Employability: An Ineffective Policy Discourse, and Some Alternatives

Just reviewing some of the comments on Barbara Ehrenreich’s 2005 Bait and Switch: The (Futile) Pursuit of the American Dream. If you haven’t read it, Ehrenreich poses as an educated woman who’s been out of the work force for a few years to care for her children. Her apparent mission? To land herself a decent, white collar job commensurate with her education, skills, and work history. Her real mission? To expose, in full blown comic-tragedy, the ugliness that can be the executive/professional job search.

Admittedly, this book is a bummer. It’s a sort of a cold comfort, a place to commiserate, perhaps, for educated, skilled people who can’t get jobs. At least you know you’re not alone! On the other hand, I was a bit disappointed with this book when it lacked the analytical punch of her previous work, Nickel and Dimed . But the work does very effectively highlight what can only be called – well – the bullshit side of employability.

Ehrenreich wends her way through a “shadow industry” of service providers who will tweak her resume, identify her skills, coach her, network her, and otherwise ensure that looking for a job is her fulltime job.1.The idea here (you’ve probably heard the clichés) is to be “entrepreneurial” and “sell yourself.” You can package yourself, brand yourself, market yourself: you are the product.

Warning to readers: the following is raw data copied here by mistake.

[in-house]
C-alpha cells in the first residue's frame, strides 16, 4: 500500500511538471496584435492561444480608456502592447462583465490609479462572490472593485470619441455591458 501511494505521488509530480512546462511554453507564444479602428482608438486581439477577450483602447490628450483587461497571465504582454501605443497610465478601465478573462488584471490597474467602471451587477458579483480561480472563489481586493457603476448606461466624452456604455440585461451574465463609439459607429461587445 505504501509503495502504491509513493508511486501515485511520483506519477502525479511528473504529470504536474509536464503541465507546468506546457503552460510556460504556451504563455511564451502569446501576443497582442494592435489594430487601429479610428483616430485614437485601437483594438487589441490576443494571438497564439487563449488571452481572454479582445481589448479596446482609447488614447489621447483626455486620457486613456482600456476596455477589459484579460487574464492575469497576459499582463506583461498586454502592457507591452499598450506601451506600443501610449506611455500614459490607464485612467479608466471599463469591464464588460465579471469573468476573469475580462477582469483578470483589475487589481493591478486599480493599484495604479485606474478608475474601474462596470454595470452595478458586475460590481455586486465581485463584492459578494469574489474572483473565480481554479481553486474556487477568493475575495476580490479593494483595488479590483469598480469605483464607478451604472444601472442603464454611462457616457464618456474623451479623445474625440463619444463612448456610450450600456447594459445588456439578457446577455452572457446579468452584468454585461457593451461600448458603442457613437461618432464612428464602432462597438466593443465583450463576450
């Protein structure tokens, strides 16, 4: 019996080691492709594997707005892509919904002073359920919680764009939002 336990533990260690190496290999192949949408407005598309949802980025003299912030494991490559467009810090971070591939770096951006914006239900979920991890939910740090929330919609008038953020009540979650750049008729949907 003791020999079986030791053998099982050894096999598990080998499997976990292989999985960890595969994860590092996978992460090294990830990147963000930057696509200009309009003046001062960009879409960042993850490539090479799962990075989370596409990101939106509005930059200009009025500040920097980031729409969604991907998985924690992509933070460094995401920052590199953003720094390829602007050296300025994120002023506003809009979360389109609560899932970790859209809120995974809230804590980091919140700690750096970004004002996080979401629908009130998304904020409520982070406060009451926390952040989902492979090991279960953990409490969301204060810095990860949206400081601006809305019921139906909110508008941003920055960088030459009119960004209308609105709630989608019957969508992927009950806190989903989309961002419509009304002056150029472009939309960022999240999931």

Critics of this concept sometimes refer to an “entrepreneurial self” or a “projective self” (that is, the self-as-a-project), and consider its effects on the psyche2, as well as its success in perpetuating the belief that if you’re not working yet, you’re just not trying hard enough. So what happens here is that the notion (or in more academic-y terms “discourse”) of employability attributes the problem to individual behaviour rather than systemic or structural problems in the economy. Simply put, you’re the problem, not the labour market.

The thing is, this is crap. The labour market is a problem. When you have a limited demand, by employers, for skilled full-time permanent workers and an enormous supply of workers…Well I don’t remember much from my undergrad economics classes, but the basic laws of supply and demand do stick out in my mind. Yet when we focus on more education and skills development (labour market supply), we simply downplay and obscure the demand side of the labour market.